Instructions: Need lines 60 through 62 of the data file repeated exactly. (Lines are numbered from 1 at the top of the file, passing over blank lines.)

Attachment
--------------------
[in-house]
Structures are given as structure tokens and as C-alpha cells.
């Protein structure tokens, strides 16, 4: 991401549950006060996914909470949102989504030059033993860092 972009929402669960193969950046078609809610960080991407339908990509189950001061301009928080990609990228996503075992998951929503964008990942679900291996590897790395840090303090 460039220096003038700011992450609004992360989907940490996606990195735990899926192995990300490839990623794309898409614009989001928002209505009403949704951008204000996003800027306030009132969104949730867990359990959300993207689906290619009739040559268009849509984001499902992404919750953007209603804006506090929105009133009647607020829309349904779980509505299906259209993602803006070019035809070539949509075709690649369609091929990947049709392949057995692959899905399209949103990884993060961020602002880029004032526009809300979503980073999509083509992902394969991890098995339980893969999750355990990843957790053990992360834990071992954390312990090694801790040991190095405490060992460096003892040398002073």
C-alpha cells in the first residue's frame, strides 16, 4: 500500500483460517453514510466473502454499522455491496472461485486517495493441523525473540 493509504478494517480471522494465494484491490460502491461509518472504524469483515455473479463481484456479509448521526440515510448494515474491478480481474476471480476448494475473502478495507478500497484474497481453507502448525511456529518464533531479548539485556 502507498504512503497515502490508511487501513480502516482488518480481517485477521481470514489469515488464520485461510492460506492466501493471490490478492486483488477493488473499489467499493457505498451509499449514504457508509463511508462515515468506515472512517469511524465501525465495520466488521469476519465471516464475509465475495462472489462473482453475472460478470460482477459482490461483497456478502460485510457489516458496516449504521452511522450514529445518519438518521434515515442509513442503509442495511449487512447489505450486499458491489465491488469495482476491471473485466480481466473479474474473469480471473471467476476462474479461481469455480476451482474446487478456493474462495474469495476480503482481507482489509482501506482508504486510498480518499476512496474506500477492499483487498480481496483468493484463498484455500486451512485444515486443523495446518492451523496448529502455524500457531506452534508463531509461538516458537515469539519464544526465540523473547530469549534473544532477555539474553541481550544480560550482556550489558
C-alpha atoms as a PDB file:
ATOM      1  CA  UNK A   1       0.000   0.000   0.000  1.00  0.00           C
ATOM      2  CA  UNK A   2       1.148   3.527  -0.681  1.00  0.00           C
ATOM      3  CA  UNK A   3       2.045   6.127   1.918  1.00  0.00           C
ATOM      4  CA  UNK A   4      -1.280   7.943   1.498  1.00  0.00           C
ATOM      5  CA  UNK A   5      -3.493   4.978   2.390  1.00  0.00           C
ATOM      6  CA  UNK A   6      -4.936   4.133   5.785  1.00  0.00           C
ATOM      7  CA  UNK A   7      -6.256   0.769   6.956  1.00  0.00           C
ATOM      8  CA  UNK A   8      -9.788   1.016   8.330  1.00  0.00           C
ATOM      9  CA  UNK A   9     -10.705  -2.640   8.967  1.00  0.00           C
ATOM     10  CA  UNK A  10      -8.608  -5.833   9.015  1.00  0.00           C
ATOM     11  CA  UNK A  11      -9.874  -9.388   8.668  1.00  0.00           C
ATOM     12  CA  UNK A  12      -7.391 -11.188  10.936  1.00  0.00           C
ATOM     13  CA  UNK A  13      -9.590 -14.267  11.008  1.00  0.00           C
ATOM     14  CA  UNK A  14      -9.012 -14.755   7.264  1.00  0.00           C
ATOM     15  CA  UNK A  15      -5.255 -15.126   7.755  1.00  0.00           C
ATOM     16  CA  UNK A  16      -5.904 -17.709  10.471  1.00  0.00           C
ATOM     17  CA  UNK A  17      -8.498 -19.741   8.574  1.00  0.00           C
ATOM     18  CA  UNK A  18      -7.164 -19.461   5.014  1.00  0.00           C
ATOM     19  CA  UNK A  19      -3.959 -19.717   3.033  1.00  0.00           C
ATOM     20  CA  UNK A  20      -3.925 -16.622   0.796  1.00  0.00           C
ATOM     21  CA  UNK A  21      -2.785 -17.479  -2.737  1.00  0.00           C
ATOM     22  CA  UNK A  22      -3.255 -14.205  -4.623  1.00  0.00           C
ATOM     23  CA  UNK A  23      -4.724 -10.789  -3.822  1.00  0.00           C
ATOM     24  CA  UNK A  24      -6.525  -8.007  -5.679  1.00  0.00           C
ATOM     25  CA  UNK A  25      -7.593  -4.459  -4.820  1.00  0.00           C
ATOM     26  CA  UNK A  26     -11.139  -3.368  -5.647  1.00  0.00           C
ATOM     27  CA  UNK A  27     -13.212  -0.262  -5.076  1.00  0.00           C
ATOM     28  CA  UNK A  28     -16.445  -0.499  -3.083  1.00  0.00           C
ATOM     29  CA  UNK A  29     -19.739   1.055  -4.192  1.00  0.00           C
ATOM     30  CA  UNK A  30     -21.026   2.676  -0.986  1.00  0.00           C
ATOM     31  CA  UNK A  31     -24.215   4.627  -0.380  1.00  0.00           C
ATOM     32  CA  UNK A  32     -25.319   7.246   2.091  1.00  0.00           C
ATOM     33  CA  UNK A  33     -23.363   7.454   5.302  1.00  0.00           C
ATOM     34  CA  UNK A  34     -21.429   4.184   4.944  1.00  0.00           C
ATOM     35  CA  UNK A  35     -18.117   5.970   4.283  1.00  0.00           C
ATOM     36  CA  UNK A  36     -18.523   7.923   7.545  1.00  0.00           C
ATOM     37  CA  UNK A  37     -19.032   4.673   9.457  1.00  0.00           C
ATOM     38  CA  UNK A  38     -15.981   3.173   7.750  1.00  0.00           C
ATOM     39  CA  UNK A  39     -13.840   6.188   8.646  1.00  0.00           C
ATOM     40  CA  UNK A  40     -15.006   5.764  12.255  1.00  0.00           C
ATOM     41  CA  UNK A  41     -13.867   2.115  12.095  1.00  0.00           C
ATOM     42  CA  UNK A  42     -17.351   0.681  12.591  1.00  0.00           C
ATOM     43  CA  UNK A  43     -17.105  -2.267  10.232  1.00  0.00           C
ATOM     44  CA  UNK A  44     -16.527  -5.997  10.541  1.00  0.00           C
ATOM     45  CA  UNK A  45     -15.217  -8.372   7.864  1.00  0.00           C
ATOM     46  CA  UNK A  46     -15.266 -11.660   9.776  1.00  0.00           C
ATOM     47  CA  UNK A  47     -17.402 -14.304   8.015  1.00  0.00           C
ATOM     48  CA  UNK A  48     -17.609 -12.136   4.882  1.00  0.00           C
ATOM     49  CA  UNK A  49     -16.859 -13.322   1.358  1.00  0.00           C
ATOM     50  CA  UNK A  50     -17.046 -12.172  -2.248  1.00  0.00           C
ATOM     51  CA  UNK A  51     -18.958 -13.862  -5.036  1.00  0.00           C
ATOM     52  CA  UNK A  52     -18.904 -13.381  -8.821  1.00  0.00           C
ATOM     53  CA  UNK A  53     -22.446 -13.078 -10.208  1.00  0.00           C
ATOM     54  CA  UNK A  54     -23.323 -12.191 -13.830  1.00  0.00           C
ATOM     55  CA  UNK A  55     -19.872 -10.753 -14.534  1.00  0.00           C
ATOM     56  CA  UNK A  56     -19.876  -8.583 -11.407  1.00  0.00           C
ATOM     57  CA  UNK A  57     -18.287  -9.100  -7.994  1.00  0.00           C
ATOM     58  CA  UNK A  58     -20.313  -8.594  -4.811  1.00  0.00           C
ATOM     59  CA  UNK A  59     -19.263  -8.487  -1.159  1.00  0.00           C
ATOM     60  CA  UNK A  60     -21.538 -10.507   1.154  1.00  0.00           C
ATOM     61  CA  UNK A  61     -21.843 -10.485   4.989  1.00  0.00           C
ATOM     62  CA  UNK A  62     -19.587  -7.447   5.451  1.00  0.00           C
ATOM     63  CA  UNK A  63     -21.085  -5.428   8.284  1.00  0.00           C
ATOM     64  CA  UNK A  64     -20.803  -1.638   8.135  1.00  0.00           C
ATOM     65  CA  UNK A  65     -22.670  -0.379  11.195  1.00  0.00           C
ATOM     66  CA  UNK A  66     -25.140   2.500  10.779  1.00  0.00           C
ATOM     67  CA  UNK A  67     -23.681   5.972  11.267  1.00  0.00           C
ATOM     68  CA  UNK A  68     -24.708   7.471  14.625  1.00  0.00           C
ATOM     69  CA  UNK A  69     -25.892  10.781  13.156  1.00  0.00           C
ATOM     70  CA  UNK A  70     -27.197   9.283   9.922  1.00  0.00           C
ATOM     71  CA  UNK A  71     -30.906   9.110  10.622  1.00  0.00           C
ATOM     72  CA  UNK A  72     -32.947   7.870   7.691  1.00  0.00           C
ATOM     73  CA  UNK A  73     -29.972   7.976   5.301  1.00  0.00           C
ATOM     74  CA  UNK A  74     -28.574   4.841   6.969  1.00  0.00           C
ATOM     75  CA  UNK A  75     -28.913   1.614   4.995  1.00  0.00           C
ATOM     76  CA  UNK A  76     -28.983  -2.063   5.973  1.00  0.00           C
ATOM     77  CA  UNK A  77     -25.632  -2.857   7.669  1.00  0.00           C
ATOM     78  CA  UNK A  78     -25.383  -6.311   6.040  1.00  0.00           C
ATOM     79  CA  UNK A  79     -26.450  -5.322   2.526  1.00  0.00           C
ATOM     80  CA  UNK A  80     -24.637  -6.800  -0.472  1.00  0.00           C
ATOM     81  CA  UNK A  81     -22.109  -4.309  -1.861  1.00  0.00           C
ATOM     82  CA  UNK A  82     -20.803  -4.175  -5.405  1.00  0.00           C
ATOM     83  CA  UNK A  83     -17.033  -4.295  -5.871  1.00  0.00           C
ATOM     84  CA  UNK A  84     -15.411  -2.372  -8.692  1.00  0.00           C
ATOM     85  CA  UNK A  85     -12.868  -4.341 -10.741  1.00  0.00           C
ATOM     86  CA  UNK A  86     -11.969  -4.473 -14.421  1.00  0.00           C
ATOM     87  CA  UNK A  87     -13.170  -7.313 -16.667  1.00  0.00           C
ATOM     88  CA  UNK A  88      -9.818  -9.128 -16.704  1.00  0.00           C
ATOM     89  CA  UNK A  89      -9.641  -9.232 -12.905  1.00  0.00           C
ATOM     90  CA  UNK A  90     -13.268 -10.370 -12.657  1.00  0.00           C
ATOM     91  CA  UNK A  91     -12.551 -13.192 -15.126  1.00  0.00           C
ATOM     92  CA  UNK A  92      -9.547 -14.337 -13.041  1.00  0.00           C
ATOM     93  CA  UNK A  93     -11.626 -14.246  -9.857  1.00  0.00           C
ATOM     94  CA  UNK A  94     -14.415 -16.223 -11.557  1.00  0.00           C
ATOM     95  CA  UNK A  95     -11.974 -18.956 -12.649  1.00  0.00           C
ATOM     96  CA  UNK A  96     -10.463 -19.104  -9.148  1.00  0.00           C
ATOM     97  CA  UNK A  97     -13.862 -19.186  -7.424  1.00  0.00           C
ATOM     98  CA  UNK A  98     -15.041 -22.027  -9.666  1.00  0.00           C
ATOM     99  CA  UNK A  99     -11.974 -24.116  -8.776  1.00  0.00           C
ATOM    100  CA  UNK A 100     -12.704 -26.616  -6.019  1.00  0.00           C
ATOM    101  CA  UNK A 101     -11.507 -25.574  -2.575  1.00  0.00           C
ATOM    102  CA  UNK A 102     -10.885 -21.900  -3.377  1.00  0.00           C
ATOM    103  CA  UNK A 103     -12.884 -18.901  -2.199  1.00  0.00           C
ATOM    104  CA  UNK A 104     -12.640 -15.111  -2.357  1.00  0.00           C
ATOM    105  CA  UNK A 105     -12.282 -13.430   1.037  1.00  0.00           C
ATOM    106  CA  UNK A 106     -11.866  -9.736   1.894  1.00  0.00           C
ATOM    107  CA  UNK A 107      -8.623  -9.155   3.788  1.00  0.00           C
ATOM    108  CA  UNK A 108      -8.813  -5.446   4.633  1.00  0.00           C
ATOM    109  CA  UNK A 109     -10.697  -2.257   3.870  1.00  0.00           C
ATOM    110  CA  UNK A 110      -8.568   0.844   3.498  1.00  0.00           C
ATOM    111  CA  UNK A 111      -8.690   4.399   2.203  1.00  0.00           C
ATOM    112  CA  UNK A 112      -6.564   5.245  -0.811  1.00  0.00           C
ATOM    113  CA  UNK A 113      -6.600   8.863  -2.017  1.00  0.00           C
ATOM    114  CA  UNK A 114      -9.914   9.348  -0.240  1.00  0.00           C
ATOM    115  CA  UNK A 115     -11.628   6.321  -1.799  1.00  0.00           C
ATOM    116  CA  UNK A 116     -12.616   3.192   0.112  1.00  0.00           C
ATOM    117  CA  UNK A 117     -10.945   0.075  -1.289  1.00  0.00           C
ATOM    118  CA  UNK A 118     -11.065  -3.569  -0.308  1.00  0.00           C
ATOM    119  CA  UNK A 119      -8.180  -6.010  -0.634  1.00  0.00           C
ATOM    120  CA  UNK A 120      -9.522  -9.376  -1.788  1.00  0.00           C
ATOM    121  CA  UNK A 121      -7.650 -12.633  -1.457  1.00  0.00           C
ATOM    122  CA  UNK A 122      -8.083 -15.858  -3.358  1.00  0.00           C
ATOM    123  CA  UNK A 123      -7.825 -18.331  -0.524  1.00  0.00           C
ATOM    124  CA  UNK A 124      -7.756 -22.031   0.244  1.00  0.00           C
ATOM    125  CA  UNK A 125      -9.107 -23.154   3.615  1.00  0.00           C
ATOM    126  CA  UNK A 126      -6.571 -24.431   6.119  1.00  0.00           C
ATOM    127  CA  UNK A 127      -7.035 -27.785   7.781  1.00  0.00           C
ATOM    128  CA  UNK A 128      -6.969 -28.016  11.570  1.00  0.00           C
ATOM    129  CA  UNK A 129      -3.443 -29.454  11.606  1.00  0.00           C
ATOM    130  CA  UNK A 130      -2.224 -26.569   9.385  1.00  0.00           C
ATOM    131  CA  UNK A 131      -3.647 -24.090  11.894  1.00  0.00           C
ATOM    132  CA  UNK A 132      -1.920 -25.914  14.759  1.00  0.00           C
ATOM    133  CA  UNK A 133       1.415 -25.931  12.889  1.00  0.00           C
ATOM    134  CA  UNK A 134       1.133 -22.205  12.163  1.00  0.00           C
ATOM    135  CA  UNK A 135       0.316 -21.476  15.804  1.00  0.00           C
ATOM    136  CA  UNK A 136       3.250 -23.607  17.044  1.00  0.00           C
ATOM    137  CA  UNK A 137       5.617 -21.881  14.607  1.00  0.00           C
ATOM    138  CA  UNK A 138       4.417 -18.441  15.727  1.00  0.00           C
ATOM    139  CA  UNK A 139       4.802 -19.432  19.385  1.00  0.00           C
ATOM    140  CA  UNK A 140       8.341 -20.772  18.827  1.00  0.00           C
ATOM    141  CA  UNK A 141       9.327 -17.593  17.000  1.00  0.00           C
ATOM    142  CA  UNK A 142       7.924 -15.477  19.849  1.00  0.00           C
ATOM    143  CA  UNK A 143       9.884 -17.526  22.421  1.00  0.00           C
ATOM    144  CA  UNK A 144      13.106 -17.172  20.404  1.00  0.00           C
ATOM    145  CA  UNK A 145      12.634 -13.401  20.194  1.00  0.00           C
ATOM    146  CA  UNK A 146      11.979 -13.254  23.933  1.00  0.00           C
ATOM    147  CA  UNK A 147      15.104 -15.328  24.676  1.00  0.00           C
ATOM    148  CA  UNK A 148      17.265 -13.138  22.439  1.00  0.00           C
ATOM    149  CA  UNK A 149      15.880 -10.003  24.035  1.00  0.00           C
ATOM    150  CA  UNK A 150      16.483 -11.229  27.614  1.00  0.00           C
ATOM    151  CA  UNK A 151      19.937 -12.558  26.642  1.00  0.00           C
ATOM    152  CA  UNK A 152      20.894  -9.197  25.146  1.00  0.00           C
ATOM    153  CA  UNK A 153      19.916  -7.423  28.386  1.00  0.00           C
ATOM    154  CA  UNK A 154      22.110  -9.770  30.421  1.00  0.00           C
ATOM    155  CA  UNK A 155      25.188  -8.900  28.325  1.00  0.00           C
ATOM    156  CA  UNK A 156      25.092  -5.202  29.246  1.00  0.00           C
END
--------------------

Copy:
ATOM     55  CA  UNK A  55     -19.872 -10.753 -14.534  1.00  0.00           C
ATOM     56  CA  UNK A  56     -19.876  -8.583 -11.407  1.00  0.00           C
ATOM     57  CA  UNK A  57     -18.287  -9.100  -7.994  1.00  0.00           C